Van Avermaet, Roglic and Alaphilippe headline Digital Tour de Suisse
A host of top WorldTours pros will participate in the five virtual stages, organised by the Tour de Suisse and Velon on the Rouvy racing platform from April 22 -April 26
Top riders include World Champion Mads Pedersen, Olympic road race winner Greg Van Avermaet, the winner of the 2019 Vuelta a España Primoz Roglic, the winner of all three grand tours Vincenzo Nibali, the winner of the 2019 Clasica San Sebastián Remco Evenepoel and the winner of four stages of the Tour de France, Julian Alaphilippe.
"Normally, I don't like to spend time on my home trainer but right now, I actually enjoy it," said Pedersen. "Especially with the races coming up, it's really nice that we can compete against each other and find a different solution in this difficult situation everyone is in. I think it's great that we can race against each other while keeping our distance, so I'm really looking forward to doing some hard racing and getting the heart rate up again."
After winning the virtual version of the Tour of Flanders, Van Avermaet is looking forward to these races. "After my first taste of virtual racing a couple of weeks ago, I am interested to see how I go in The Digital Swiss 5," the Belgian commented. "Virtual racing is definitely not easy. The races may be much shorter than normal races but the effort is much more intense and you have a much smaller window of opportunity to make the difference when it comes to tactics."
"I'm happy we are giving fans something to watch while we are not racing on the road. I think it's important for everyone. As well as giving fans entertainment, it gives the riders some motivation and it is a chance for the teams to show their sponsors. We're in for some tough races next week so I'll give it everything I have to get another virtual win under my belt."
Alaphilippe, who lit up the 2019 Tour de France, is looking forward to this competition. "I am really looking forward to racing The Digital Swiss 5," the Frenchman connected. "It is a new type of race for me, very different to anything I have done before, but I know the set-up will be really good and it is great that we are able to race during this difficult time and have something where we can focus and test our condition. I hope that the fans will enjoy watching what will be some tough days of racing."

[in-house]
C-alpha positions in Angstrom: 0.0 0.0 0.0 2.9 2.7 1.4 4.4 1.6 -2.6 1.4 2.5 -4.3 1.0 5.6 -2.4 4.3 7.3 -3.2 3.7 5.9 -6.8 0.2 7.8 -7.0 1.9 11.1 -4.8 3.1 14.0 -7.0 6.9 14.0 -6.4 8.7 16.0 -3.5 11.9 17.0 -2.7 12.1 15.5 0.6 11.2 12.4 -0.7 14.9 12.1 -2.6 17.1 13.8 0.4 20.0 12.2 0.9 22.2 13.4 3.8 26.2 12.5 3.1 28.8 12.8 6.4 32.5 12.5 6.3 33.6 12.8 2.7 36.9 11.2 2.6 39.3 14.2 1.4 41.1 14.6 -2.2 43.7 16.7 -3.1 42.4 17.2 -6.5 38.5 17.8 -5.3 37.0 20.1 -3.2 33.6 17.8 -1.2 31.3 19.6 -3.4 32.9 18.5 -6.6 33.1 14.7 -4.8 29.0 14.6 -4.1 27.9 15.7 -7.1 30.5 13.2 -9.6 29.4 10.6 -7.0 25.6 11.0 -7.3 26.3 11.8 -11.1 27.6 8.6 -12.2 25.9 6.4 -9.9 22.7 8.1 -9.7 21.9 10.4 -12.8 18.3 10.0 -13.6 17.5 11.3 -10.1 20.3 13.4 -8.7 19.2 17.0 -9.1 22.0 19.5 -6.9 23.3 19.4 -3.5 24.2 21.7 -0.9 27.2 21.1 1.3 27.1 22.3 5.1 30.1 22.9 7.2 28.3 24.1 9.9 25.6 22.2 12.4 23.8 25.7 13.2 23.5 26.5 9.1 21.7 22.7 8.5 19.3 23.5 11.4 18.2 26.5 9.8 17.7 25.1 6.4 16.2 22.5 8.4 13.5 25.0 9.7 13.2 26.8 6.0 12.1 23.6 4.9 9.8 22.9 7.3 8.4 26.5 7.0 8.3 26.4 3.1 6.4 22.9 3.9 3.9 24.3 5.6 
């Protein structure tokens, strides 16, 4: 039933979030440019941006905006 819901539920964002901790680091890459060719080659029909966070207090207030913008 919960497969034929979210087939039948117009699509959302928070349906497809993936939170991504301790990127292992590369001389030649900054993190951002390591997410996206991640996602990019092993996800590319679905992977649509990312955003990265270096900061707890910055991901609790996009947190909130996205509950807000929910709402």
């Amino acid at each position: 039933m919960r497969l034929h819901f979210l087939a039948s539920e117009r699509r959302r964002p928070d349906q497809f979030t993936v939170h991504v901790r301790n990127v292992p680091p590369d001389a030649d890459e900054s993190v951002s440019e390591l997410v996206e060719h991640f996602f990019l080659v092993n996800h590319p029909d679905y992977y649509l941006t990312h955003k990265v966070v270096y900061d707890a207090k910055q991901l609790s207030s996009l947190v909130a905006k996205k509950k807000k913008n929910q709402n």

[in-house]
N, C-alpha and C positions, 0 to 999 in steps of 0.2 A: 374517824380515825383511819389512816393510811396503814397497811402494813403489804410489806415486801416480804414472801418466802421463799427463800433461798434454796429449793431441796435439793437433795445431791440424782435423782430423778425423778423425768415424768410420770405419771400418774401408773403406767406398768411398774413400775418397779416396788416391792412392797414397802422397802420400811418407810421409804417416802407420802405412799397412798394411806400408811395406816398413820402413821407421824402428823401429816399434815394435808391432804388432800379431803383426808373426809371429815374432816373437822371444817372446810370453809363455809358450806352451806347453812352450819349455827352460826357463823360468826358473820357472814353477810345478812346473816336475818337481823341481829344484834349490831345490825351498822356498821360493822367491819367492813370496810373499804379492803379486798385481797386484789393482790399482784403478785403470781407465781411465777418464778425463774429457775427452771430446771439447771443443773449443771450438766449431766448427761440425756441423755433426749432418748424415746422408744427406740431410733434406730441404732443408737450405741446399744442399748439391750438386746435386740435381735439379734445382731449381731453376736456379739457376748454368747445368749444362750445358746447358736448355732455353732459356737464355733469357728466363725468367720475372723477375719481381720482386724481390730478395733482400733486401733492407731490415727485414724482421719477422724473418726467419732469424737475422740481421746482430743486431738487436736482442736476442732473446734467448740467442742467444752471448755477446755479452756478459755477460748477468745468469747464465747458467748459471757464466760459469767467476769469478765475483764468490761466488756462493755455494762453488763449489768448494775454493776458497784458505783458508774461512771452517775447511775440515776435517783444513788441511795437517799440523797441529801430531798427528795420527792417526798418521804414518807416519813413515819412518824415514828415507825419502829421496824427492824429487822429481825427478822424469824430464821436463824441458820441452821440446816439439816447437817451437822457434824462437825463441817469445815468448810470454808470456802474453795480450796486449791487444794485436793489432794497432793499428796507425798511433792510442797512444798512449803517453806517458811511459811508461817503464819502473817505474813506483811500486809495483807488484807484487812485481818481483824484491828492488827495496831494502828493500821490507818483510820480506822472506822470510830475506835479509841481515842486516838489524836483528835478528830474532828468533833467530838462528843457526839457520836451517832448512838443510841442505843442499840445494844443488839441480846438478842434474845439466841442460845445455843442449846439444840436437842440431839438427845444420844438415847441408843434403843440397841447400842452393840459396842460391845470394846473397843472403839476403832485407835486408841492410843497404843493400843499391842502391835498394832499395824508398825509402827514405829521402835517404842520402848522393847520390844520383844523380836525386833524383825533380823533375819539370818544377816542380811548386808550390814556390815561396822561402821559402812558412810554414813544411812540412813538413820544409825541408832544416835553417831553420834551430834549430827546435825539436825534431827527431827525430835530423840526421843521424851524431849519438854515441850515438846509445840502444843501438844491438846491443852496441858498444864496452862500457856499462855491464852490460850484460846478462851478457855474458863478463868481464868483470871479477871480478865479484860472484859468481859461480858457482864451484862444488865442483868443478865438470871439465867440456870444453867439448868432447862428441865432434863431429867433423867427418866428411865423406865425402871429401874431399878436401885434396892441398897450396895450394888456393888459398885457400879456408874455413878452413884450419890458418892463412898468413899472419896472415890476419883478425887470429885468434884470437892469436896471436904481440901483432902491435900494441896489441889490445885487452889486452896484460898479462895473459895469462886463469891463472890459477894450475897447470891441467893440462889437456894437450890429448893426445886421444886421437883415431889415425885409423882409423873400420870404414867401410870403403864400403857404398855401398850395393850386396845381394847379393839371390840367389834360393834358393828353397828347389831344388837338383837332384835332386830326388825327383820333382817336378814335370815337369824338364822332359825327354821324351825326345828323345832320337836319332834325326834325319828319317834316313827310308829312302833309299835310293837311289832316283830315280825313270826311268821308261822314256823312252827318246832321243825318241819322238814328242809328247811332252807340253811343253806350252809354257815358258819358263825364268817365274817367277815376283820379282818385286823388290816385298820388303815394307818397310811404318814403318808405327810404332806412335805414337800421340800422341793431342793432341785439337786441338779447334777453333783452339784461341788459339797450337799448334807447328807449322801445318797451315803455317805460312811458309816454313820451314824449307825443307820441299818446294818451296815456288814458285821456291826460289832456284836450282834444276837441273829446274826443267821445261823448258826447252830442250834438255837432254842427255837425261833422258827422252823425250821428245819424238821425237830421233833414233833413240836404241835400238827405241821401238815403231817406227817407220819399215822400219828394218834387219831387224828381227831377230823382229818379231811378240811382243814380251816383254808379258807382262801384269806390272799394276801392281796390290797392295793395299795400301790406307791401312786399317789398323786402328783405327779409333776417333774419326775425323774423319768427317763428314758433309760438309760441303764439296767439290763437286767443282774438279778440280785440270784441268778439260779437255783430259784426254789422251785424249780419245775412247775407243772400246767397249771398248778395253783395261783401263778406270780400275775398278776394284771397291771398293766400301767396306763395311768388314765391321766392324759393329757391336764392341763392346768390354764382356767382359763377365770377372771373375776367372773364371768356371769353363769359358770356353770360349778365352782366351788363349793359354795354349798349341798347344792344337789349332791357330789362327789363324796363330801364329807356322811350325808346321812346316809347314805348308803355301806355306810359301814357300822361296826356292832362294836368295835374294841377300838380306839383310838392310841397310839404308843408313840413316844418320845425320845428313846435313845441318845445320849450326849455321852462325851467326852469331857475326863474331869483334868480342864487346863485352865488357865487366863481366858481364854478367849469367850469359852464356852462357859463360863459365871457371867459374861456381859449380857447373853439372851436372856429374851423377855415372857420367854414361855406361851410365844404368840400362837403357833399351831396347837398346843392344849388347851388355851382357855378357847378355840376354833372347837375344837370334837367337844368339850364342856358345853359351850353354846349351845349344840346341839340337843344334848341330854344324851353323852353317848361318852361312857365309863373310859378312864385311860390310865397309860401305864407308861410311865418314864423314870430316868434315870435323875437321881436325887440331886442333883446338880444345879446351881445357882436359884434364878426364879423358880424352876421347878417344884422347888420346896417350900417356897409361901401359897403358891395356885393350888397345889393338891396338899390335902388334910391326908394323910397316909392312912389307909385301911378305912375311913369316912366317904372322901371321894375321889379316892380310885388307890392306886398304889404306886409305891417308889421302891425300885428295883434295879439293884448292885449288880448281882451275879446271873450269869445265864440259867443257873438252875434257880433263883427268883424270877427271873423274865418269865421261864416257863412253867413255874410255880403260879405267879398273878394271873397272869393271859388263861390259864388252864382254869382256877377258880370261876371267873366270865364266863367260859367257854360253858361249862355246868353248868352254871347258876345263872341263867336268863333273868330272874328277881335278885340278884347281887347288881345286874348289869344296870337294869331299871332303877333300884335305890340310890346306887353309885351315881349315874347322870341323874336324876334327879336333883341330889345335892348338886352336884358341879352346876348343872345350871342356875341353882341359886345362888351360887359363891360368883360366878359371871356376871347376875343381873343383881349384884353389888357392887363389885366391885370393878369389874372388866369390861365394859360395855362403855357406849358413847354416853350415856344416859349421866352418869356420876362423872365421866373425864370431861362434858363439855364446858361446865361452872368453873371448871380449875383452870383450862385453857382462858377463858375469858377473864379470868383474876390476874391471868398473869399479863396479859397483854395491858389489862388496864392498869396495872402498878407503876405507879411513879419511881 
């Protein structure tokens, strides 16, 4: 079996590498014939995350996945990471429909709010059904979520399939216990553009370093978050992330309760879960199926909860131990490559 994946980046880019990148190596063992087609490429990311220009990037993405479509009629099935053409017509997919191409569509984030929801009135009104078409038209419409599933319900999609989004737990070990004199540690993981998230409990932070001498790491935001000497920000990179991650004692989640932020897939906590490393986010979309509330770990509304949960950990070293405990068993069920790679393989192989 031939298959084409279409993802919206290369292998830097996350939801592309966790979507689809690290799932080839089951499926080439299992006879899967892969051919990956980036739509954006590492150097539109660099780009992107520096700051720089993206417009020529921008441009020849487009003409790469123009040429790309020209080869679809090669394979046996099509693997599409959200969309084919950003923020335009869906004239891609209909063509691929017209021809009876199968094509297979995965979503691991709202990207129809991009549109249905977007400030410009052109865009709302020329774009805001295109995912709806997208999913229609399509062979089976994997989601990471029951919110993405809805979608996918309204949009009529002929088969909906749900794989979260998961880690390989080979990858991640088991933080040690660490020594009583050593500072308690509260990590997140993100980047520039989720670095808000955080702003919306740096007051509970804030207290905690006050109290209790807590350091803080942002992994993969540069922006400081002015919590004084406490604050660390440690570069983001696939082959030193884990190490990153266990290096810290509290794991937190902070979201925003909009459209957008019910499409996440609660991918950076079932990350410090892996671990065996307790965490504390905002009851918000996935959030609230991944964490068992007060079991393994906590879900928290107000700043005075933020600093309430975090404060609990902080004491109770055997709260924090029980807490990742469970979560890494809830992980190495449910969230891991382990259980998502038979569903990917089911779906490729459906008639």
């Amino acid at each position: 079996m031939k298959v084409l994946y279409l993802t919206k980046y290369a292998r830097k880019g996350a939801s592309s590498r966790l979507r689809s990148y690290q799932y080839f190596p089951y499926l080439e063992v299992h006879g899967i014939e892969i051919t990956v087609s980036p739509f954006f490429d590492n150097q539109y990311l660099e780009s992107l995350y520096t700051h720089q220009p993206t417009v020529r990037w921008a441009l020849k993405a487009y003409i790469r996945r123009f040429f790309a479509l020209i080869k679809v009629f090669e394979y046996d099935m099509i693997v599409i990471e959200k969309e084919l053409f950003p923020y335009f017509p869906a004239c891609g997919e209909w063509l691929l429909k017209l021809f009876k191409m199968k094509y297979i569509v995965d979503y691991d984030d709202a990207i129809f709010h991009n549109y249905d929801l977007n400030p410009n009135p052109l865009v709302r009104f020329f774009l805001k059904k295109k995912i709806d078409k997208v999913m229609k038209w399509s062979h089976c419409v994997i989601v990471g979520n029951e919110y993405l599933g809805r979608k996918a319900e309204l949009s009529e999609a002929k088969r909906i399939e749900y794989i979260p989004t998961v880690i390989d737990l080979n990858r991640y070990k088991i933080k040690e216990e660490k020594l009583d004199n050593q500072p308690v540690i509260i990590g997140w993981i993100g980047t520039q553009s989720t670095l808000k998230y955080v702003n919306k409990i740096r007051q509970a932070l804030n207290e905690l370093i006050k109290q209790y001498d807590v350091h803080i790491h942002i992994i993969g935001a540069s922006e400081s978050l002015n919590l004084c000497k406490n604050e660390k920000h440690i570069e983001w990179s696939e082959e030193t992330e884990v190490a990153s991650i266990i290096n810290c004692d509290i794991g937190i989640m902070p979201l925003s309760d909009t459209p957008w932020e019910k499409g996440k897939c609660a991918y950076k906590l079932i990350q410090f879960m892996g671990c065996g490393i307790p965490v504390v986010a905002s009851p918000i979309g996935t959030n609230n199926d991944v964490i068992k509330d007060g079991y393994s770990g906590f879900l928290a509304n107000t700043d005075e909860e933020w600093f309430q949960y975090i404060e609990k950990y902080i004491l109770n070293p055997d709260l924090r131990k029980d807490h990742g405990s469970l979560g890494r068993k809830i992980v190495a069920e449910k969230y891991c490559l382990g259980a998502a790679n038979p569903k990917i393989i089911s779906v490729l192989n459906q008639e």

Tune in as we livestream and provide realtime analysis on Gran Fondo Guide.
Race 1: Wednesday, April 22, 17:10 - 18:20 CET
Race 2: Thursday, April 23, 17:10 - 18:20 CET
Race 3: Friday, April 24, 17:10 - 18:20 CET
Race 4: Saturday, April 25, 17:10 - 18:20 CET
Race 5: Sunday, April 26, 14:10 - 15:20 CET
Wed, 22 April - race one: Agarn - Leukerbad - 26.6km
There are two climbs with the first much tougher than the second. Despite the shortness of the race, the riders will ascend 1,192m in total.
Thu, 23 April - race two: Frauenfeld - Frauenfeld - 46km
Four laps of an 11.5km circuit around the town that will host the start of the 2021 Tour de Suisse. There are a couple of short, sharp inclines on each lap but with only 180m of cumulative climbing, this should be a day for the sprinters.
Fri, 24 April - race three: Fiesch - Nufenenpass - 33.1km
A benign start to the race will see the riders tackle a relatively flat opening 20km. But then the feared Nufenenpass kicks in. It is the highest road pass in Switzerland, and the summit finish at 2,478m means the riders must climb more than 1,000m in altitude over the final dozen kilometres. If you fancy your chances, there is a 'fan race' right after the professionals have had a go.
Sat, 25 April - race four: Oberlangenegg - Langnau - 36.8km
The fearsome Schallenberg mountain is the first of two climbing tests but the second half of the race is downhill so expect a fast finish into Langnau.
Sun, 26 April - race five: Camperio - Disentis-Sedrun - 36km
The first 15km is all uphill, over the Lukmanier Pass, which tops out at 1,975m. The following 15km are down the other side but riders will need to reserve a little energy for the kick up to the finish in the final six kilometres.